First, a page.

sek929 Dec 16, 2010 03:24 PM
I remember the old days of this forum were filled with more ludicrous nonsense than ever. People used to be able to joke around without getting a hair across their ass.
 
ort888 Dec 16, 2010 03:31 PM
I was totally into macnn before it was cool. I once saw macnn in a tiny club with only like 6 people there... I mean, they suck now, total sell outs and whatever, but I still like their early stuff.
 
The Final Dakar Dec 16, 2010 03:36 PM
The place really went to shit after Dakarʒ.
 
freudling Dec 16, 2010 04:01 PM
Buzz off! Seriously, stop this ridiculous banter. I just want to know about tax havens, I don't want more irrelevant noise that clogs the Internet for all it's worth.

Tax havens.

Tax havens.

Tax havens.

Little to zero taxes... personal income, business. The Bahamas is one tax haven hotspot.
 
nonhuman Dec 16, 2010 04:09 PM
Is this another spammer honeypot thread?
 
andi*pandi Dec 16, 2010 04:42 PM
Quote, Originally Posted by Doofy (Post 4035272)
I'm not angry Andi.

And you mods should be doing a better job.
Well, you seemed to be doing some shouting. Perhaps leave that to the OP. Your shouting was just as productive as Ort's wisecrack.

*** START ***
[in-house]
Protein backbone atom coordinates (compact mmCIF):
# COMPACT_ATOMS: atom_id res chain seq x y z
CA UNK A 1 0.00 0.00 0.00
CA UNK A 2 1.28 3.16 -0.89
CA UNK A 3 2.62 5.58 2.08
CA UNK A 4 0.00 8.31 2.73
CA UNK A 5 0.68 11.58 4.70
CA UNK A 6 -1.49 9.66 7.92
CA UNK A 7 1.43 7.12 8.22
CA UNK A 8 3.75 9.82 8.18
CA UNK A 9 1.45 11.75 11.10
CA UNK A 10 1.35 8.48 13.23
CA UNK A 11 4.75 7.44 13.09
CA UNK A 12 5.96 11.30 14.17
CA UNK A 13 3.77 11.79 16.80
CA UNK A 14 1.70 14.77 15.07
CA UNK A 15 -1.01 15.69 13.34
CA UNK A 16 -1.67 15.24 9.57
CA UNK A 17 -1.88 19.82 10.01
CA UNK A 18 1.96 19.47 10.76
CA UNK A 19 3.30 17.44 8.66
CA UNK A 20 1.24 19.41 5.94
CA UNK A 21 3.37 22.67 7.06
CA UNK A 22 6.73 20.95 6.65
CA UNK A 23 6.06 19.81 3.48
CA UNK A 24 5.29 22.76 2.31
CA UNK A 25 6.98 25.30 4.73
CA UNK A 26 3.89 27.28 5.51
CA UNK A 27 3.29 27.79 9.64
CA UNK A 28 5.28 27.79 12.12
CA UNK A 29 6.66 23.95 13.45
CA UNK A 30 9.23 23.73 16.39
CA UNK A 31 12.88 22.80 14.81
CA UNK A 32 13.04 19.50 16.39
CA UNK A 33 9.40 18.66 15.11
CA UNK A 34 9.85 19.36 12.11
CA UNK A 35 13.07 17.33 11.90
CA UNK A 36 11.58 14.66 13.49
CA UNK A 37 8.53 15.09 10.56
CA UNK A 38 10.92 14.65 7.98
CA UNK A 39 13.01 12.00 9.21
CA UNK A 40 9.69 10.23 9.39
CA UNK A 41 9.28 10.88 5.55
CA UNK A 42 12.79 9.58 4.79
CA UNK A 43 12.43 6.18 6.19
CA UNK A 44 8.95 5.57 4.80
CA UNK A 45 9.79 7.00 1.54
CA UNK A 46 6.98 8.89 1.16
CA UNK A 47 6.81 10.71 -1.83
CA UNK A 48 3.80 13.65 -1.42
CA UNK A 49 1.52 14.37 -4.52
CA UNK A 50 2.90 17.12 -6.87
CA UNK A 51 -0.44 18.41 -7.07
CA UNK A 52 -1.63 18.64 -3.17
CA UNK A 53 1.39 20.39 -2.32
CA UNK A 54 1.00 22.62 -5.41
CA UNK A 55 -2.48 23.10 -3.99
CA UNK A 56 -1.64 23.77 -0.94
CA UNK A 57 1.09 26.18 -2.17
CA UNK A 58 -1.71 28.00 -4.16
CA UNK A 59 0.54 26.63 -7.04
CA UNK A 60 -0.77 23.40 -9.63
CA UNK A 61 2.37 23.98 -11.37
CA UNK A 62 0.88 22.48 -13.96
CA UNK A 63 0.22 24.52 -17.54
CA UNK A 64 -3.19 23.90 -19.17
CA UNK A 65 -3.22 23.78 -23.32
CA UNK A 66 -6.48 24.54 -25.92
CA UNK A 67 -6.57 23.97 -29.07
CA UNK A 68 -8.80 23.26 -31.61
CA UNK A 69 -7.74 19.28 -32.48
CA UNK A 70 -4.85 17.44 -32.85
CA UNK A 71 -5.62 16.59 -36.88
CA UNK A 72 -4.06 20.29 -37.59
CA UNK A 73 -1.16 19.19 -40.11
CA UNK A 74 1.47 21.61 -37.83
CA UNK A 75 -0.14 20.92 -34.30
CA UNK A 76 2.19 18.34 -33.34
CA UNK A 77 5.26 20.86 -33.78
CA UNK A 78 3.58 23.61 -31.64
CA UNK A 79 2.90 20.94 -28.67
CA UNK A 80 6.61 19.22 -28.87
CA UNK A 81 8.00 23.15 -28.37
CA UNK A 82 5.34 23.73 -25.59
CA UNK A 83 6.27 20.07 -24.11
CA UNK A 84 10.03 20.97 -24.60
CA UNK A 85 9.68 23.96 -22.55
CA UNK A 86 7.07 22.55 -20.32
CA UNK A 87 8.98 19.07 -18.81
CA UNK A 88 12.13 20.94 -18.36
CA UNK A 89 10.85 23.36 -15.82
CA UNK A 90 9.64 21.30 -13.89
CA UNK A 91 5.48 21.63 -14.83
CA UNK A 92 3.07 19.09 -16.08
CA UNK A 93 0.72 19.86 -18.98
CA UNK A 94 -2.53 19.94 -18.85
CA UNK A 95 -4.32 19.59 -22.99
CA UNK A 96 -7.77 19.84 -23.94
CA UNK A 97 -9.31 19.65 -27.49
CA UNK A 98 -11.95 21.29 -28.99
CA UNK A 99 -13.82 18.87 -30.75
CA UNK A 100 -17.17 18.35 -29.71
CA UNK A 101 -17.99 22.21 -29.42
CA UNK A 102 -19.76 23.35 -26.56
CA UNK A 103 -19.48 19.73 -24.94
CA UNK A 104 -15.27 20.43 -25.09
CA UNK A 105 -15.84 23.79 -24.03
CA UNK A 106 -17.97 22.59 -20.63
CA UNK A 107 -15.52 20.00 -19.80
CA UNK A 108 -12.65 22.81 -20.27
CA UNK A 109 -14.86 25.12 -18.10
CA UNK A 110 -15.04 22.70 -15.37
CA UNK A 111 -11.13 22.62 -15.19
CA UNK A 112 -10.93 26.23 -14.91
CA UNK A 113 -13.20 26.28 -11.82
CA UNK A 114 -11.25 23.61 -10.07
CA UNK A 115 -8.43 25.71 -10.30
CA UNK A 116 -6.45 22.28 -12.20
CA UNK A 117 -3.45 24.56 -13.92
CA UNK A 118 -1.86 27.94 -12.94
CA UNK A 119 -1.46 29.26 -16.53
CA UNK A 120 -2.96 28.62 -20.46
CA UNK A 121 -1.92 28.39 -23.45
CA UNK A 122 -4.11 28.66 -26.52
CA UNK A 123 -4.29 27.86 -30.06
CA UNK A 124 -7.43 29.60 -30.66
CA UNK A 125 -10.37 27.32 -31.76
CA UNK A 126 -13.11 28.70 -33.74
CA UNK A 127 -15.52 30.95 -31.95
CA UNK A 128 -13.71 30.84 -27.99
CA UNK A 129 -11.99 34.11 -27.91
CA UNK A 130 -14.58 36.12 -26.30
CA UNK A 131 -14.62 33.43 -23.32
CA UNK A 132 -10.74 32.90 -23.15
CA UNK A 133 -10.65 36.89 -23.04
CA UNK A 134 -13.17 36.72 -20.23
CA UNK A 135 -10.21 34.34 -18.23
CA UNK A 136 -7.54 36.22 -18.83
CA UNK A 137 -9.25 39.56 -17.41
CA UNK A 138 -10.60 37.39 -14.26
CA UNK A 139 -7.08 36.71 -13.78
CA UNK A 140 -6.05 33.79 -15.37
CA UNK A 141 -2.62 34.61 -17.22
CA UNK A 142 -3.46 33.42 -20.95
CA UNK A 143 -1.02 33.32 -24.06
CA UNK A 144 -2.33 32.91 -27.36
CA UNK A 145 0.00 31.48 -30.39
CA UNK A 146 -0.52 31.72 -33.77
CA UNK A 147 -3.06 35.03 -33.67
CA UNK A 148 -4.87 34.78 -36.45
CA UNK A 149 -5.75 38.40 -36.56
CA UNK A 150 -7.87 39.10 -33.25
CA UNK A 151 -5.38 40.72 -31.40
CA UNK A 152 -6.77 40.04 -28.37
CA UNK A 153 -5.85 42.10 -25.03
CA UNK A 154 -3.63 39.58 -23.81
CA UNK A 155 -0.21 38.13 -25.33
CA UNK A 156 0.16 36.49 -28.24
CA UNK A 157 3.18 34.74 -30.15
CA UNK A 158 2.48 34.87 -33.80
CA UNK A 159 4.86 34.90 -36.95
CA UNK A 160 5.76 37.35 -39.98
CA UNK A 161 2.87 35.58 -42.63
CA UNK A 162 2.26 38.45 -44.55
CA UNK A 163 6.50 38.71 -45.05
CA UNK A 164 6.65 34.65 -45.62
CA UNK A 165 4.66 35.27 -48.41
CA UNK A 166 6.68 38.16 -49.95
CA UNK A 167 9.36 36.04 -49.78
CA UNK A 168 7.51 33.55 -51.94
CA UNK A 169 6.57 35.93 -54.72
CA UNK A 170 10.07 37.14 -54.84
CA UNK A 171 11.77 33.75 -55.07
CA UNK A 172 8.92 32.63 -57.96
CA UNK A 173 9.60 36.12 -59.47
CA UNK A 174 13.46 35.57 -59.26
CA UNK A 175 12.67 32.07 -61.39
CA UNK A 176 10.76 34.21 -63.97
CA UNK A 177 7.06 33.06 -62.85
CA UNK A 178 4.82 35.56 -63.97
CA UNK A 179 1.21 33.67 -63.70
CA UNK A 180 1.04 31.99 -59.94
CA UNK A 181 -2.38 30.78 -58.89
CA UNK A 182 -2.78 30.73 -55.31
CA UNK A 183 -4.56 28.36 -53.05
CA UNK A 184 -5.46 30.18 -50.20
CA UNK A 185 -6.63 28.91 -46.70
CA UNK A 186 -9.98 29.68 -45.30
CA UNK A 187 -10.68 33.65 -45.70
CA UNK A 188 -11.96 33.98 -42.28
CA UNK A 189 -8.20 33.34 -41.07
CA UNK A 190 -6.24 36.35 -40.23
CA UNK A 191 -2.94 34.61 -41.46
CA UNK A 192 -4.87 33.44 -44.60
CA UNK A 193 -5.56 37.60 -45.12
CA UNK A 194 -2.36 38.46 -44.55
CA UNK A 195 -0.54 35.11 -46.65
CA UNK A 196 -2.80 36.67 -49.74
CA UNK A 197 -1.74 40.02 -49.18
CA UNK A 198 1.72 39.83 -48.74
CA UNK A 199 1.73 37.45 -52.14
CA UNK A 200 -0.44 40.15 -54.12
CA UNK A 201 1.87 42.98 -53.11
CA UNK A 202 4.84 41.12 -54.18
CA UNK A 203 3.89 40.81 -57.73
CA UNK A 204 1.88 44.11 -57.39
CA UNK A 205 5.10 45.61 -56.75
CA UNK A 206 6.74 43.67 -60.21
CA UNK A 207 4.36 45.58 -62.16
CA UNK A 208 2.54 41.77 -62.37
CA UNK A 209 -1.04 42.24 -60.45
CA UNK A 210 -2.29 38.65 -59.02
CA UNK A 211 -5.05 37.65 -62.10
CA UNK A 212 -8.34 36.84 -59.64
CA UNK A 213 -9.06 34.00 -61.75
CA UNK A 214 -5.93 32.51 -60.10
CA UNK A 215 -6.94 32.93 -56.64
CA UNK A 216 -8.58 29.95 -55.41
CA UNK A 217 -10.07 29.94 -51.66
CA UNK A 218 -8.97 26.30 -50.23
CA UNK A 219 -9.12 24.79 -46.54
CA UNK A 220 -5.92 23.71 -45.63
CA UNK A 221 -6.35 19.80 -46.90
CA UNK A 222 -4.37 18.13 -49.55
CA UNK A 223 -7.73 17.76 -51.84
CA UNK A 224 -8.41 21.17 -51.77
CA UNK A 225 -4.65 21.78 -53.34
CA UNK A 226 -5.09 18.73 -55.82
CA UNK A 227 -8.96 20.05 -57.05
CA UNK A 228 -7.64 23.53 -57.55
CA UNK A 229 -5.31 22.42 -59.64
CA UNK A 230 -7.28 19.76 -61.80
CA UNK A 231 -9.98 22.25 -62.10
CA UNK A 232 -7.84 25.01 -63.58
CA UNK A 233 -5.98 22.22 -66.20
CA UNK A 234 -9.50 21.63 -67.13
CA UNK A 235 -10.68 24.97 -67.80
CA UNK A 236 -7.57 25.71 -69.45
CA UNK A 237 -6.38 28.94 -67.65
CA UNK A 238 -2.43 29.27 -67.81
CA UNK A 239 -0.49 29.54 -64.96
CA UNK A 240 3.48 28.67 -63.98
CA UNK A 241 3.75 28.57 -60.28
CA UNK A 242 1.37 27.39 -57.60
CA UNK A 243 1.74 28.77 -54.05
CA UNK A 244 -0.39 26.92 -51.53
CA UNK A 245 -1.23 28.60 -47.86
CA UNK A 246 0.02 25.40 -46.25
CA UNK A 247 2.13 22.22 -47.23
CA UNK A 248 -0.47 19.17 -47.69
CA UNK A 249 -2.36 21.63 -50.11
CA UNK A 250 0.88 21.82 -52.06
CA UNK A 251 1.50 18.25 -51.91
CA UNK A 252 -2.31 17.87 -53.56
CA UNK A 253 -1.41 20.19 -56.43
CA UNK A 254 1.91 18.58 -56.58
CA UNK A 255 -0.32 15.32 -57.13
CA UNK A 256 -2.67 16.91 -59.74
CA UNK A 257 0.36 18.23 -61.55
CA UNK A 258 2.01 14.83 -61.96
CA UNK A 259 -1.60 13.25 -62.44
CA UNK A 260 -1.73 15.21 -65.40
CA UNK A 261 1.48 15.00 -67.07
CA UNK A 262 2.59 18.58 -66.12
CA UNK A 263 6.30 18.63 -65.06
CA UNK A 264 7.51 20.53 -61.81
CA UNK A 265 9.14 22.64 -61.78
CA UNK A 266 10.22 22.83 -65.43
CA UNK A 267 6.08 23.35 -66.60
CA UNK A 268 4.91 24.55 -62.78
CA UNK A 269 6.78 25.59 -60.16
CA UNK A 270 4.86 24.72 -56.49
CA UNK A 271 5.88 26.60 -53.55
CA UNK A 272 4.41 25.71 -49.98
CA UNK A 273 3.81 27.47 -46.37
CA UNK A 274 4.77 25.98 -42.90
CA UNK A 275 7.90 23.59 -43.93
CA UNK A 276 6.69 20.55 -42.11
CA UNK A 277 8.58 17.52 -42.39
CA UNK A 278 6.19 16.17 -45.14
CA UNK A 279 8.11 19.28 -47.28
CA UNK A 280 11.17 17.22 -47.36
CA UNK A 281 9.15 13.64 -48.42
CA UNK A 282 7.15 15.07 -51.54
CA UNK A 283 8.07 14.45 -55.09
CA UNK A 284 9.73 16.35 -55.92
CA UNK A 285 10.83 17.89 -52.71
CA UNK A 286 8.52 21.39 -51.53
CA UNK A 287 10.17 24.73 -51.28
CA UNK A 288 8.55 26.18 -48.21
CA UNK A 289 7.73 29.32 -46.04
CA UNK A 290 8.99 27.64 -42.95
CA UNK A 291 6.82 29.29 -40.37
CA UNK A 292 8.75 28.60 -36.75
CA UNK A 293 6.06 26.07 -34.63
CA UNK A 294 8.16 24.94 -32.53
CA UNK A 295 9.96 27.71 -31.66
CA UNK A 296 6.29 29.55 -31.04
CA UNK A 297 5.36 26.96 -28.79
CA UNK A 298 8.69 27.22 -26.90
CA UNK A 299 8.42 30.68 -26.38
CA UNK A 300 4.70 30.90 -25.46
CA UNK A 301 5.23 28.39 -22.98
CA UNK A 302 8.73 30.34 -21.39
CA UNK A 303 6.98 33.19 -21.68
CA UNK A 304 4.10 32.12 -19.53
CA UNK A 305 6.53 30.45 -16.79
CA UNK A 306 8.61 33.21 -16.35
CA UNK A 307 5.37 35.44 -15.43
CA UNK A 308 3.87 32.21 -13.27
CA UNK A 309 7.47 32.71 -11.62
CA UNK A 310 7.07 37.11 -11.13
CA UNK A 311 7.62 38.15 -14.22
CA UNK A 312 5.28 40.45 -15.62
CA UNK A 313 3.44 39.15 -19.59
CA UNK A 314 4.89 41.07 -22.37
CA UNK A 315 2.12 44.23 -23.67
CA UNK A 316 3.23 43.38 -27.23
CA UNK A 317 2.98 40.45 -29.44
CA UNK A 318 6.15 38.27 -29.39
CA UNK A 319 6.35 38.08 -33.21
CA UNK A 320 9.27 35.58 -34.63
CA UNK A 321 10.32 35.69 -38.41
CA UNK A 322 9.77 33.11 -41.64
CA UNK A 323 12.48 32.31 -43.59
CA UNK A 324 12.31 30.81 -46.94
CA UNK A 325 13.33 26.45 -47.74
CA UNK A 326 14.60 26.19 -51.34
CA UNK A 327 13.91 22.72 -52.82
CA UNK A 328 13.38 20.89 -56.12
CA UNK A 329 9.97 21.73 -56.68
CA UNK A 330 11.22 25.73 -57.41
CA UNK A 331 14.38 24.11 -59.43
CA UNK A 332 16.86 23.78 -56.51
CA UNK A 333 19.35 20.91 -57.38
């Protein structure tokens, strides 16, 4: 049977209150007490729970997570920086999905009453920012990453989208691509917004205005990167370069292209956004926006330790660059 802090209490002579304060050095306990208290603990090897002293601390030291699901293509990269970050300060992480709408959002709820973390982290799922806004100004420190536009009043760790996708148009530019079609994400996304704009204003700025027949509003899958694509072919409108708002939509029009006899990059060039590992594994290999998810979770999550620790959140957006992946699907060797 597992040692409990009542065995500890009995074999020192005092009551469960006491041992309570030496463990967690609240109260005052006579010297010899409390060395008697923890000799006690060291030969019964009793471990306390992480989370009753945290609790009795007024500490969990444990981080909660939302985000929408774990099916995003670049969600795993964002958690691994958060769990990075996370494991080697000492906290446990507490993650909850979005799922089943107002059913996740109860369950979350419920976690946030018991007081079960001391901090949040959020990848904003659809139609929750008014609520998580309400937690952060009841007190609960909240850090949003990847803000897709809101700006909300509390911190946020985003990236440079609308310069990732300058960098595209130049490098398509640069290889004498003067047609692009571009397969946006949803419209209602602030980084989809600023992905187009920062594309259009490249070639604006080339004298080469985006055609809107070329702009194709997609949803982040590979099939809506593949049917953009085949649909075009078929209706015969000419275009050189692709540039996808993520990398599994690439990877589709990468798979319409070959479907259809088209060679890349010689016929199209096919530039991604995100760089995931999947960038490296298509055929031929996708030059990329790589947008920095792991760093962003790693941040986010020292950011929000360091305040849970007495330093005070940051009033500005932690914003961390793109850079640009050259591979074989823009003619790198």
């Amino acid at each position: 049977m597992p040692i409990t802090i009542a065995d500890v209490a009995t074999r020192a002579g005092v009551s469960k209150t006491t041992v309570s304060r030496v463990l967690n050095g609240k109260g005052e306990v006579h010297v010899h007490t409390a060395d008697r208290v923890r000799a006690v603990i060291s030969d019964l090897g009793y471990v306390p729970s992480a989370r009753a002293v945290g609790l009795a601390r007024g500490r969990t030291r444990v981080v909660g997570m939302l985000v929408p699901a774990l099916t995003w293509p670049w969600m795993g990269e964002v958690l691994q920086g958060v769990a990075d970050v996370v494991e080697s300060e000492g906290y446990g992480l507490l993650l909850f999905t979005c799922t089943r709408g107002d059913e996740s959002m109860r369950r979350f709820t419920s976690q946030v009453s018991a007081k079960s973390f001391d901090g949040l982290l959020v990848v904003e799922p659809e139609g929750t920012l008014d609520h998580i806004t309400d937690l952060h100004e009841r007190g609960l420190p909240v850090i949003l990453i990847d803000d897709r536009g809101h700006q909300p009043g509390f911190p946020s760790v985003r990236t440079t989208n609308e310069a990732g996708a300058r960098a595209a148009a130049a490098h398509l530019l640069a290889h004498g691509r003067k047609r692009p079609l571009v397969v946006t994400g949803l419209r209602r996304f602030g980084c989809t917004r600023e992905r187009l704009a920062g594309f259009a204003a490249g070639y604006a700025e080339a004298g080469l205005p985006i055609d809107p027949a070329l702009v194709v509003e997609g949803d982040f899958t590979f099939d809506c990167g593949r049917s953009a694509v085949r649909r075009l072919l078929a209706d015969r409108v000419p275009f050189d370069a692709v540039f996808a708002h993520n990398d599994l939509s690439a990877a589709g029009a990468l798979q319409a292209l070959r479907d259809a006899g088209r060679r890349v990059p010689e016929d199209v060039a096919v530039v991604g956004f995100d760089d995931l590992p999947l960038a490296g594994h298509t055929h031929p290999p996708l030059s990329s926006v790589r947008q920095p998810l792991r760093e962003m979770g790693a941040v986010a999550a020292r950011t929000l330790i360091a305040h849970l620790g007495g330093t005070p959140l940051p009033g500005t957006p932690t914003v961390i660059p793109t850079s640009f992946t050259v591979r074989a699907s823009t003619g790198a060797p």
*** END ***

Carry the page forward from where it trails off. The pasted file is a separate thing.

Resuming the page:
;)
 
ShortcutToMoncton Dec 16, 2010 04:53 PM
Demanding the banter cease is annoying. It's part of the charm - deal with it.

The answer to your question is "spend some money and go have a meeting with a good tax lawyer." Seriously - paying, or not paying taxes is incredibly specific to the amount and type of income you make. If the prospect of shelling out several hundred dollars just to have that initial meeting is painful to you, then you're not making enough money to be pretentious about it in the first place.

As a Canadian resident you're taxed on all worldwide income - our tax act is fairly restrictive. You could always become a resident of the Bahamas instead - but if you maintain your business in Canada you'll pay the same graduated tax on profits (unless you're an artist relying on royalties). You'll also probably get hit with exit taxes if you decide to leave.